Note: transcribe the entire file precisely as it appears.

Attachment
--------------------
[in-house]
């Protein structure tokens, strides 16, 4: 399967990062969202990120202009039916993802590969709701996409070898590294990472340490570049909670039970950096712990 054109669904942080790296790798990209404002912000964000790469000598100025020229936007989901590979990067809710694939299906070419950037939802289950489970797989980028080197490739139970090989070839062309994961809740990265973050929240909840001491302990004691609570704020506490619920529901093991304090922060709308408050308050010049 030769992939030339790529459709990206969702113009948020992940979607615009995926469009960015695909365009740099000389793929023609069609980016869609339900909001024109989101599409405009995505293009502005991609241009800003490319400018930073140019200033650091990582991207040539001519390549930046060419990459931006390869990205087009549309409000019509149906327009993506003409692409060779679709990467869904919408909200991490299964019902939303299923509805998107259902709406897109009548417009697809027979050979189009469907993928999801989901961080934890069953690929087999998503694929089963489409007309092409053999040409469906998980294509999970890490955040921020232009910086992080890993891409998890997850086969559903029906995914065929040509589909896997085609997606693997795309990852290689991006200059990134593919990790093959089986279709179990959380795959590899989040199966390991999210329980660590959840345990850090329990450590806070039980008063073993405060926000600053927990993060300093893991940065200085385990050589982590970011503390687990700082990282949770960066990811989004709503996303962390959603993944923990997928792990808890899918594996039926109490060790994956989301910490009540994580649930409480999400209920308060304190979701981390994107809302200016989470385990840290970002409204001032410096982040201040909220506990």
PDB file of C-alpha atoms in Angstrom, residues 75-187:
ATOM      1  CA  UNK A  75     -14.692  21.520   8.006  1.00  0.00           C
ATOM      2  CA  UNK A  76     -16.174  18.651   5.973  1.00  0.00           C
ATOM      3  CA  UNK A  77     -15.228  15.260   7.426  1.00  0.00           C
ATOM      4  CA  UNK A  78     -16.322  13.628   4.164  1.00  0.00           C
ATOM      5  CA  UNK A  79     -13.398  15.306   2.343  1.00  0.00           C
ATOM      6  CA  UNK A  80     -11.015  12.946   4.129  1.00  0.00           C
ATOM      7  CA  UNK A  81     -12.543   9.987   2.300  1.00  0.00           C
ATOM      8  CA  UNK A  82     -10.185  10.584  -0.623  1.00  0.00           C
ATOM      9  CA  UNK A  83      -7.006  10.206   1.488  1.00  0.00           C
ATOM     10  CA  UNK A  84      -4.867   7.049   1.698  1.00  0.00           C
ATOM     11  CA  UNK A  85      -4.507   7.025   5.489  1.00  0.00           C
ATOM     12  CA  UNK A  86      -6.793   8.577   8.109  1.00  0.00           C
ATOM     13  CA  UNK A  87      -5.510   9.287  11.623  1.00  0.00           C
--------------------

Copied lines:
[in-house]
């Protein structure tokens, strides 16, 4: 399967990062969202990120202009039916993802590969709701996409070898590294990472340490570049909670039970950096712990 054109669904942080790296790798990209404002912000964000790469000598100025020229936007989901590979990067809710694939299906070419950037939802289950489970797989980028080197490739139970090989070839062309994961809740990265973050929240909840001491302990004691609570704020506490619920529901093991304090922060709308408050308050010049 030769992939030339790529459709990206969702113009948020992940979607615009995926469009960015695909365009740099000389793929023609069609980016869609339900909001024109989101599409405009995505293009502005991609241009800003490319400018930073140019200033650091990582991207040539001519390549930046060419990459931006390869990205087009549309409000019509149906327009993506003409692409060779679709990467869904919408909200991490299964019902939303299923509805998107259902709406897109009548417009697809027979050979189009469907993928999801989901961080934890069953690929087999998503694929089963489409007309092409053999040409469906998980294509999970890490955040921020232009910086992080890993891409998890997850086969559903029906995914065929040509589909896997085609997606693997795309990852290689991006200059990134593919990790093959089986279709179990959380795959590899989040199966390991999210329980660590959840345990850090329990450590806070039980008063073993405060926000600053927990993060300093893991940065200085385990050589982590970011503390687990700082990282949770960066990811989004709503996303962390959603993944923990997928792990808890899918594996039926109490060790994956989301910490009540994580649930409480999400209920308060304190979701981390994107809302200016989470385990840290970002409204001032410096982040201040909220506990």
PDB file of C-alpha atoms in Angstrom, residues 75-187:
ATOM      1  CA  UNK A  75     -14.692  21.520   8.006  1.00  0.00           C
ATOM      2  CA  UNK A  76     -16.174  18.651   5.973  1.00  0.00           C
ATOM      3  CA  UNK A  77     -15.228  15.260   7.426  1.00  0.00           C
ATOM      4  CA  UNK A  78     -16.322  13.628   4.164  1.00  0.00           C
ATOM      5  CA  UNK A  79     -13.398  15.306   2.343  1.00  0.00           C
ATOM      6  CA  UNK A  80     -11.015  12.946   4.129  1.00  0.00           C
ATOM      7  CA  UNK A  81     -12.543   9.987   2.300  1.00  0.00           C
ATOM      8  CA  UNK A  82     -10.185  10.584  -0.623  1.00  0.00           C
ATOM      9  CA  UNK A  83      -7.006  10.206   1.488  1.00  0.00           C
ATOM     10  CA  UNK A  84      -4.867   7.049   1.698  1.00  0.00           C
ATOM     11  CA  UNK A  85      -4.507   7.025   5.489  1.00  0.00           C
ATOM     12  CA  UNK A  86      -6.793   8.577   8.109  1.00  0.00           C
ATOM     13  CA  UNK A  87      -5.510   9.287  11.623  1.00  0.00           C